The Mazda e-Skyactiv D engine uses egg-shaped combustion chambers to boost efficiency
New e-Skyactiv D straight-six in the Mazda CX-60 promises to be one of the cleanest diesels available
Given the fuss over diesel engines in the past few years and the inevitable public conclusion that the fuel itself is a problem, rather than the way it is used, it’s a wonder that manufacturers are still developing them. They are, though, and Mazda’s announcement of the e-Skyactiv D, a new electrically assisted 3.3-litre straight six for its CX-60 SUV, is the latest example.
Diesel engines still have a natural advantage in terms of fuel consumption, because they have a higher compression ratio to ignite the fuel, rather than using a spark, and that equals superior thermal effi ciency. On that score, Mazda has pushed the boat out further still with an advanced technology that it has named Distribution-Controlled Partially Premixed Compression Ignition (DCPCI).
Although it’s giving little away on exactly how DCPCI works, it has revealed that each combustion chamber actually consists of two egg-shaped combustion chambers to improve air and fuel mixing. Generally, though, partially premixed compression ignition (PPCI) isn’t a new idea, having been the subject of research for years globally.
PPCI is a form of low-temperature combustion (LTC) somewhere between usual diesel ignition, in which fuel and air aren’t evenly mixed through the cylinder, and homogeneous charge compression ignition (HCCI), in which they are.
The advantage of LTC is that it’s good at reducing NOx and particulate emissions at the same time (something that’s not so easy to do in a combustion engine) and improve fuel economy as well. So then it’s just a question of which one to opt for.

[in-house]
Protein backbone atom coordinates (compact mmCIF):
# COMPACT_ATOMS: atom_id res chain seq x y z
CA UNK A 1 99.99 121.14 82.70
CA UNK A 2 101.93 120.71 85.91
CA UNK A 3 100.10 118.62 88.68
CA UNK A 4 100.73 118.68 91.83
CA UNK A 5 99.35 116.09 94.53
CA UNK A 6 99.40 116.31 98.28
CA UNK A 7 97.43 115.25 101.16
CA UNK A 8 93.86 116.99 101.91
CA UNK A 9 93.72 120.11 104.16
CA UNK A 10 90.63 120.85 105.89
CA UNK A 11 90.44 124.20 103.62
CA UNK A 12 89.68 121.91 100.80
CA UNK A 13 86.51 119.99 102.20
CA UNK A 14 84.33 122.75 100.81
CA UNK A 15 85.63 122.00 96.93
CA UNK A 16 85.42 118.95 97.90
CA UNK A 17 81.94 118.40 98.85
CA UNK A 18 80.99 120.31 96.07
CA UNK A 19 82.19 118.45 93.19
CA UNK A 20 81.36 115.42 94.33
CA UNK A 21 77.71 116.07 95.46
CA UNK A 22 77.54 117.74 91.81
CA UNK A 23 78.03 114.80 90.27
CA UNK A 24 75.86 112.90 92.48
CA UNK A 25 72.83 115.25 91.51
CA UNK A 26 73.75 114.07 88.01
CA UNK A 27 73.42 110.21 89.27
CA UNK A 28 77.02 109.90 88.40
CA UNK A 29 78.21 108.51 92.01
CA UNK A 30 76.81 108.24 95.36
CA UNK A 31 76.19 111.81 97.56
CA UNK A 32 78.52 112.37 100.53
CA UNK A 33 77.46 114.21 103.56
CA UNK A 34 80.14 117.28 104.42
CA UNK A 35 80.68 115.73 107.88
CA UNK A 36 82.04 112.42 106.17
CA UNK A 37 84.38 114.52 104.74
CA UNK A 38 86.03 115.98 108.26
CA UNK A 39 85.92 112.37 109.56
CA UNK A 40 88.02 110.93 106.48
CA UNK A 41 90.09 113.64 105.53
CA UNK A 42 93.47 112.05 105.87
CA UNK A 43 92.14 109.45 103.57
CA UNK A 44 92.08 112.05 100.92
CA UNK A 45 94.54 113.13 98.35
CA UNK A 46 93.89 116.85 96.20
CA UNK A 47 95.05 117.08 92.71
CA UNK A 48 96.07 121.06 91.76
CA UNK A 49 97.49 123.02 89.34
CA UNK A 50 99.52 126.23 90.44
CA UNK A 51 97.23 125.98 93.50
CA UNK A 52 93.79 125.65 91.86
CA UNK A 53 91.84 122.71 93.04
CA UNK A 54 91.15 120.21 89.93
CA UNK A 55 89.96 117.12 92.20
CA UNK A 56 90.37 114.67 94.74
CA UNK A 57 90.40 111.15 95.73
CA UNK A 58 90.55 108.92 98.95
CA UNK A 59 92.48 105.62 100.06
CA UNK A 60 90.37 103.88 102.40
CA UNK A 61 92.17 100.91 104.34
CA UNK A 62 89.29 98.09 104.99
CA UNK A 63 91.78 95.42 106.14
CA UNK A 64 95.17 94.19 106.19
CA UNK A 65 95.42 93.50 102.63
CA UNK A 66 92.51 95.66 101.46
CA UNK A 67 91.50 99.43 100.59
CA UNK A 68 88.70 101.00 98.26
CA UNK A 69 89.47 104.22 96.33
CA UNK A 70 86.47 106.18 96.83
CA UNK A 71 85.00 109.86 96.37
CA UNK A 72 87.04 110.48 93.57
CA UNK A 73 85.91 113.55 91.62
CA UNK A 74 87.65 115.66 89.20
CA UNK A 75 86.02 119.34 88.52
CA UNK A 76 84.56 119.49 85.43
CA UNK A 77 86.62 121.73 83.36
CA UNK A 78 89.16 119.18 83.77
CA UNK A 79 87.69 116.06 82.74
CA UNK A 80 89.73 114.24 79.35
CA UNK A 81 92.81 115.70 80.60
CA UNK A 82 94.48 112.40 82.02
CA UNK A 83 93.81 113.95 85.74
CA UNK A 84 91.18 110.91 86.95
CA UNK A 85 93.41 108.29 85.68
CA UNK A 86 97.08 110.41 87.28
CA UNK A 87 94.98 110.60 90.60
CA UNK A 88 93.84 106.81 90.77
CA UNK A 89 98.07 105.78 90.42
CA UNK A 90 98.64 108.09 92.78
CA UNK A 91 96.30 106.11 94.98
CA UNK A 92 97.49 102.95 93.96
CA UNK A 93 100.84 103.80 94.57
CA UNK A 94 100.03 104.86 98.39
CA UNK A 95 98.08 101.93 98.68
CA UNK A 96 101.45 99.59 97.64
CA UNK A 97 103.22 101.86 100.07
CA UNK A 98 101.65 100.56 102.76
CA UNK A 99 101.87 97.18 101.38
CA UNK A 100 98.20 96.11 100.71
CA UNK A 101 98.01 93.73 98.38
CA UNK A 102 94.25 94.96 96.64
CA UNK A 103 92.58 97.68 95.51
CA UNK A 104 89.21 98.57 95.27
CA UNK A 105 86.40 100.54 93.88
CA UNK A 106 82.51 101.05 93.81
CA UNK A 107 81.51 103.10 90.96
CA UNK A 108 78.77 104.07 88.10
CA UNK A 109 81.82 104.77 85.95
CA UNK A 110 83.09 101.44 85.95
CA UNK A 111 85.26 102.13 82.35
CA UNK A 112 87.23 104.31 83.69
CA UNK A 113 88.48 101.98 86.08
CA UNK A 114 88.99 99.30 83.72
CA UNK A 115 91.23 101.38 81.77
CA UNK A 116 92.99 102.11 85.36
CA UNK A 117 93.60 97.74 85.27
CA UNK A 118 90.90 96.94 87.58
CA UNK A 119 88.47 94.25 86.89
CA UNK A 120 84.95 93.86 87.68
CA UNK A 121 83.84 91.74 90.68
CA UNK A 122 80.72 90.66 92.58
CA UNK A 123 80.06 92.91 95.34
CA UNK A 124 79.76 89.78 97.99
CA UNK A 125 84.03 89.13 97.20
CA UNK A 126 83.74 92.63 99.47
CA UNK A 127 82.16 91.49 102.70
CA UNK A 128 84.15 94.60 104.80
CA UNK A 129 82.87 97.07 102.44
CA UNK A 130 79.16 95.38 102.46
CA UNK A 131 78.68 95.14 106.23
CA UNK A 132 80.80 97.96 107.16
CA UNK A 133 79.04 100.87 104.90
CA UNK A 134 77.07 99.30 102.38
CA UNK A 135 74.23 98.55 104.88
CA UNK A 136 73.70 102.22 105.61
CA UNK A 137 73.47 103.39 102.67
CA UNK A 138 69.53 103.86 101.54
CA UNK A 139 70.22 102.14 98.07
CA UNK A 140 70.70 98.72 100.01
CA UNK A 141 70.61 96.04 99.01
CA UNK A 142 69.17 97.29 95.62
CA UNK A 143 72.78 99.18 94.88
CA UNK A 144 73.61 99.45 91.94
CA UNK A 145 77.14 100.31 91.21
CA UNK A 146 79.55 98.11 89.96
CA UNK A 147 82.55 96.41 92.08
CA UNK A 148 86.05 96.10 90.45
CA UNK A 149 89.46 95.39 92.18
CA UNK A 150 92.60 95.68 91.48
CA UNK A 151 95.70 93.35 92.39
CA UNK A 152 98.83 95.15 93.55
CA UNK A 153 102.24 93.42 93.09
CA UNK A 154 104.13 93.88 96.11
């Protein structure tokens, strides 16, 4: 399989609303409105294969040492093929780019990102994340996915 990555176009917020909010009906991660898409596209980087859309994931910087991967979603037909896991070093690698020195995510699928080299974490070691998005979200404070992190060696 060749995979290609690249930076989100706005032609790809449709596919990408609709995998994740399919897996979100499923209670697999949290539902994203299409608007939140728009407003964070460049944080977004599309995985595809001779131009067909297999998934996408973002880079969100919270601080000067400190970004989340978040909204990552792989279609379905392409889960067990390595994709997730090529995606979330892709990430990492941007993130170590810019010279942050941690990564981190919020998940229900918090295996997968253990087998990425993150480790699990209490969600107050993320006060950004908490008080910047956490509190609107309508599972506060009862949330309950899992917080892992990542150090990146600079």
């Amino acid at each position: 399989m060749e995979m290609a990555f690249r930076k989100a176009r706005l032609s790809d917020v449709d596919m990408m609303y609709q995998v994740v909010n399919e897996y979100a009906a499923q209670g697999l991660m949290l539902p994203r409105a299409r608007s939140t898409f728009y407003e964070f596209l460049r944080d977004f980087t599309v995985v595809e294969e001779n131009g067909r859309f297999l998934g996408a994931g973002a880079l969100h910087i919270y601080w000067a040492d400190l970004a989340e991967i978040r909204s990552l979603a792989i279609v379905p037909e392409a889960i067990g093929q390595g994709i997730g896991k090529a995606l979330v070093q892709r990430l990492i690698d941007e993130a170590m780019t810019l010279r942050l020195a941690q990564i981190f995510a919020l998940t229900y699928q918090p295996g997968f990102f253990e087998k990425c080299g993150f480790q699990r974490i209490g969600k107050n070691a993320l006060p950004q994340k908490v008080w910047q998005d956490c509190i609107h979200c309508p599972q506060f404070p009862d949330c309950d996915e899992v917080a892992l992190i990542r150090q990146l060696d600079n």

Compared with HCCI, PPCI makes ignition timing easier to control, mixes fuel and air well and, when used the right way with exhaust gas recirculation (EGR), keeps temperatures down. That cuts NOx and ups efficiency, which, together with improving fuel economy, is the name of the game.
Improving fuel economy goes hand in hand with converting more of the heat produced from burning fuel into mechanical work, rather than losing it to the atmosphere (thermal efficiency).
Mazda claims the e-Skyactiv D is one of the cleanest diesels out there and has more than 40% thermal efficiency, so it scores on all fronts.
Although we don’t yet know specifically how Mazda arrived at its new engine’s design, research often includes the use of optical single-cylinder research engines (like the Ricardo Hydra 1, which makes it possible to scrutinise the behaviour of the fuel-air mixture and the combustion using specialised photography and lasers).
Will engines like the new e-Skyactiv D be able to reverse the damage to diesel’s reputation after the scandals of the past few years? It’s a steep hill to climb. But it’s worth remembering that diesel engines are prime candidates for synthetic fuels and biofuels and PPCI designs would still yield the same advantages using them.
In the meantime, they should help ease the burden on drivers’ pockets in the light of the current fuel prices fiasco, as well as ticking all the boxes on reducing emissions.
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